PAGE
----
See that American flag in the left corner in the photo above? That was where I received my award. I also had to read my essay to the audience.  I later found out that my picture was featured in the local daily newspaper, the Greenwich Time. Yikes! 

When I was a sixth grader at Parkway Elementary School I won an American History Month essay contest sponsored by the Putnam Hill Chapter of the Daughters of the American Revolution. 

This is an image from a postcard a docent from the Daughters of the American Revolution gave me. 

For many years the tavern was known as Knapp's Tavern. At the time of the Revolutionary War it was owned by Israel Knapp. My American Revolutionary War ancestor, Ebenezer Mead, like other local patriots was a frequent visitor here. 

That's me ten or so years ago standing next to the gravestone of my
American Revolutionary War ancestor Ebenezer Mead in Christ Church
Greenwich's cemetery. It is across the street from Putnam Cottage.

Ebenezer Mead's grave marker. 
Israel Putnam is an iconic figure in our local American Revolutionary era history. A Massachusetts man born in 1718, Putnam had been in various colonial-era military conflicts such as the French and Indian War 1754-1763. It is written that Putnam ran off to Boston to volunteer to fight after the Battle of Lexington on April 20, 1775. He was appointed to the rank of Major General under George Washington. In June, 1775 he fought at the Battle of Bunker Hill

We grew up with the Putnam name seemingly everywhere. There was Putnam Park, Putnam Restaurant on Greenwich Avenue, "Put's Hill," Putnam Green, even Putnam Gynecology & Obstetrics. 

It was on a winter day, February 26, 1779, that General Israel Putnam made a rather risky and bold escape from British forces. He barely escaped capture by forces under the command of British General William Tryon, who was Governor of what was the Province of New York. Greenwich was raided a number of times over the years since it was in a battle zone between New York and the rest of New England. Tryon was notorious for waging campaigns against American Patriot civilian targets, including women and children.

General Putnam wore a tricorn hat. He was shot at while on his escape to Fort Nonsense in Stamford to gather reinforcements. A bullet hole pierced the side and it is on display at the Cottage. Putnam cursed and shook his fist at the British he had just escaped from.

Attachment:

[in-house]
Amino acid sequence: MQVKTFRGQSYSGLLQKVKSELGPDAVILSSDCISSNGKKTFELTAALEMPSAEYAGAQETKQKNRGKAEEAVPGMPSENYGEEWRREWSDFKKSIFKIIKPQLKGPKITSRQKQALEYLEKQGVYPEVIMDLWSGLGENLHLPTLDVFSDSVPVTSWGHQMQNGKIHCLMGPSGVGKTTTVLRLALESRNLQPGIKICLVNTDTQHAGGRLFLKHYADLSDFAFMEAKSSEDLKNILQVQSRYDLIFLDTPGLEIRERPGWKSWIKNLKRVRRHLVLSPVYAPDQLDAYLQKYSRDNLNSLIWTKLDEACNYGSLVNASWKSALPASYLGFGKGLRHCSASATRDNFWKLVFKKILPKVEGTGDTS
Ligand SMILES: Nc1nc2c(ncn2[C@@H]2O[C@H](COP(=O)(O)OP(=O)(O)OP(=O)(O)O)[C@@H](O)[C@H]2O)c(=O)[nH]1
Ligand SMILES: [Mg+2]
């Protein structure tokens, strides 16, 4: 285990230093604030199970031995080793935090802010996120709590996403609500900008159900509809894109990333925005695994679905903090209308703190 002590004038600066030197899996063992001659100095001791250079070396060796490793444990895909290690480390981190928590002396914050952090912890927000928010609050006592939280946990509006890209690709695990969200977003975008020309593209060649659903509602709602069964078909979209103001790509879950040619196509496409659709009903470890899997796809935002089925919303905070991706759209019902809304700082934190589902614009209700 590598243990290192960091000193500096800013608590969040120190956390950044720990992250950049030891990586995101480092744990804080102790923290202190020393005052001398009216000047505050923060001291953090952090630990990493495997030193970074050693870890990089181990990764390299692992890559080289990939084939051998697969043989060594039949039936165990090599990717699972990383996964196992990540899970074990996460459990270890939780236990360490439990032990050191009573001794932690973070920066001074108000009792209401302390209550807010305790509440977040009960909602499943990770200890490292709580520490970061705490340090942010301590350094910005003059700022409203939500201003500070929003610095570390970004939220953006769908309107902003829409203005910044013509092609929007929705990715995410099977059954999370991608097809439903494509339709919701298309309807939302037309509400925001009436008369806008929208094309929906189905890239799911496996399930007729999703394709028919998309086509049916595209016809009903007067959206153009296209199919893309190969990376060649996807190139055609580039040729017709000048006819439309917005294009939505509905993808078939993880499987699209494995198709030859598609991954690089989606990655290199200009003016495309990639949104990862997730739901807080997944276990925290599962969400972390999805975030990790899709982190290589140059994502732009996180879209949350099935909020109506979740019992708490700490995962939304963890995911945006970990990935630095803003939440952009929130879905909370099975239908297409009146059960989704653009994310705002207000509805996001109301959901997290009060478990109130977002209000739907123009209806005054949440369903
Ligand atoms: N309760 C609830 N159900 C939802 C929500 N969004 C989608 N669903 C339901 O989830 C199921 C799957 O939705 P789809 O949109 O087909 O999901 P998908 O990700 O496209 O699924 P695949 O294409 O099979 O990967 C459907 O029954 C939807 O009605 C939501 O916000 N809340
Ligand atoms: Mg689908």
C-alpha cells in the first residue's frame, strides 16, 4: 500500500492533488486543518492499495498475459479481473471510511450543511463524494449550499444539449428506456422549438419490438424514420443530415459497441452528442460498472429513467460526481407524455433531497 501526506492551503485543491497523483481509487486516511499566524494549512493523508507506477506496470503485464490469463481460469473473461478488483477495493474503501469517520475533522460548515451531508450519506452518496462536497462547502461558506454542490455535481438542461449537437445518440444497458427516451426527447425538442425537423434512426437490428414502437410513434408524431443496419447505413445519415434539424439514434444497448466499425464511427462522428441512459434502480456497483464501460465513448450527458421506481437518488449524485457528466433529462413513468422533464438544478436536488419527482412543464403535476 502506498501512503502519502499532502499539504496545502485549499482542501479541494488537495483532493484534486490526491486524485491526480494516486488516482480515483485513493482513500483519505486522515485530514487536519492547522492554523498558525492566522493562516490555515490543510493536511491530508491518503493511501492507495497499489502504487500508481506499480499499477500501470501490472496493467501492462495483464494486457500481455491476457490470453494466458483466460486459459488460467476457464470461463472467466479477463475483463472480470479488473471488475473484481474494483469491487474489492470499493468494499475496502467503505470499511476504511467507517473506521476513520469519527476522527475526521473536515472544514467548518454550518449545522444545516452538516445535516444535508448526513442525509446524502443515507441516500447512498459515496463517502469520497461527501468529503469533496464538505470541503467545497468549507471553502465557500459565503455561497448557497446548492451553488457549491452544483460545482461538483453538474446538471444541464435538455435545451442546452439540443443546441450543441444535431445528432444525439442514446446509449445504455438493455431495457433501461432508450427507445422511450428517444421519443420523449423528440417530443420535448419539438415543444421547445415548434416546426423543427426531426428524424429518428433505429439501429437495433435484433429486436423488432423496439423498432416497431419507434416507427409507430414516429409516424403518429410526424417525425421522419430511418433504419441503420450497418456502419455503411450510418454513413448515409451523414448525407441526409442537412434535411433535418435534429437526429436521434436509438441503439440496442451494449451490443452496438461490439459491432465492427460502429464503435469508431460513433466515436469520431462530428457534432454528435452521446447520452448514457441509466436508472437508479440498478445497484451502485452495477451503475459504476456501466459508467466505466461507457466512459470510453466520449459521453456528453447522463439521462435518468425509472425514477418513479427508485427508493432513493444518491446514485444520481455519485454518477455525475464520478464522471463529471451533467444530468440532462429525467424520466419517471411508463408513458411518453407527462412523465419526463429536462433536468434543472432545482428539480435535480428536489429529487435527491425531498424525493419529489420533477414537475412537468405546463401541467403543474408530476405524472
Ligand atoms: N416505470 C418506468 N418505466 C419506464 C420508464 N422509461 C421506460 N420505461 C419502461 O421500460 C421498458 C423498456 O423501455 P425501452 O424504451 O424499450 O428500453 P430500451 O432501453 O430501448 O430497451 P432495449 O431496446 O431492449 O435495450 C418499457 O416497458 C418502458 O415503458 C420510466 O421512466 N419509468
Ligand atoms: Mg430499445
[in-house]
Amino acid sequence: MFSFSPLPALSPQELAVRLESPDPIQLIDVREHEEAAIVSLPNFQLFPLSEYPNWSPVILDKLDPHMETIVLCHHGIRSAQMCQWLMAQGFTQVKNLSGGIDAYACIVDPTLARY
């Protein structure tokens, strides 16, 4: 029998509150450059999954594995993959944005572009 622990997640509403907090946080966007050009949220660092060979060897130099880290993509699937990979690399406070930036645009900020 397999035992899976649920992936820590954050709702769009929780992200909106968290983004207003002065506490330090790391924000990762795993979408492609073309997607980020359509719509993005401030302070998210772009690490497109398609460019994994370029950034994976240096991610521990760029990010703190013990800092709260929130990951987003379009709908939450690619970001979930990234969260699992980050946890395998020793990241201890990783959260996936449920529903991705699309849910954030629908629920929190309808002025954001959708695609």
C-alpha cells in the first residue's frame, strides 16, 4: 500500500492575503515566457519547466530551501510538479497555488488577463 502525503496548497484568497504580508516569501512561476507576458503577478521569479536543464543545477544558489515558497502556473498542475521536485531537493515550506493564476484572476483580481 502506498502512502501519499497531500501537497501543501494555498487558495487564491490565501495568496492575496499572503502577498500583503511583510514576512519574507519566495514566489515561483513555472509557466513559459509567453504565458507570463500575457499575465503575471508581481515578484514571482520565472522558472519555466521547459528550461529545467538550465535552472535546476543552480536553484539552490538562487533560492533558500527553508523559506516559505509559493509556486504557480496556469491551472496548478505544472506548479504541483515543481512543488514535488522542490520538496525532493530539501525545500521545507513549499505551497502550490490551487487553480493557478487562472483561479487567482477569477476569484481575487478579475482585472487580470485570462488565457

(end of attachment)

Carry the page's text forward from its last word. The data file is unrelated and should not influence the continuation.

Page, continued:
By the time Putnam returned with reinforcements the British had already retreated to New York. 

For this Putnam was given command over American forces in the Long Island area. It was at this time that his fortunes declined, too. 

General Washington eventually assigned him to recruiting troops for the American cause. He was then given command of Fort Montgomery and Fort Clinton in the Hudson Valley, New York region. When Putnam abandoned these he was called before a board of inquiry, and eventually he was exonerated. 

Later in 1779 Putnam suffered a stroke that paralyzed him, thus curtailing his military career. In 1790 General Israel Putnam died. 

Thousands of cars pass by this historic spot daily without being able to stop and see the monument dedicated 114 years ago. It is at the corner of East Putnam Avenue and Old Church Road. Putnam Cottage is situated on the right side of East Putnam Avenue (pictured above). 

In 1900, the Putnam Hill Chapter of the D.A.R. (Daughters of the American Revolution) commemorated a monument on the "brow" of the hill. The inscription reads, "This marks the spot where on February 26, 1779, General Israel Putnam, cut off from his soldiers and pursued by British Cavalry, galloped down this rocky steep and escaped, daring to lead where not one of many hundred foes dared to follow."

These are not the original steps that General Putnam took to escape from the British forces chasing him. These were  carved into the rocks below about a century ago. 

Three days after my arrival in October, 2012 Hurricane Sandy hit the region with a force that is seen perhaps once every century. The entire regional power grid had been turned off. I was staying in the Stanton House Inn just three blocks away.

The next day a cousin picked me up and we went exploring around Greenwich.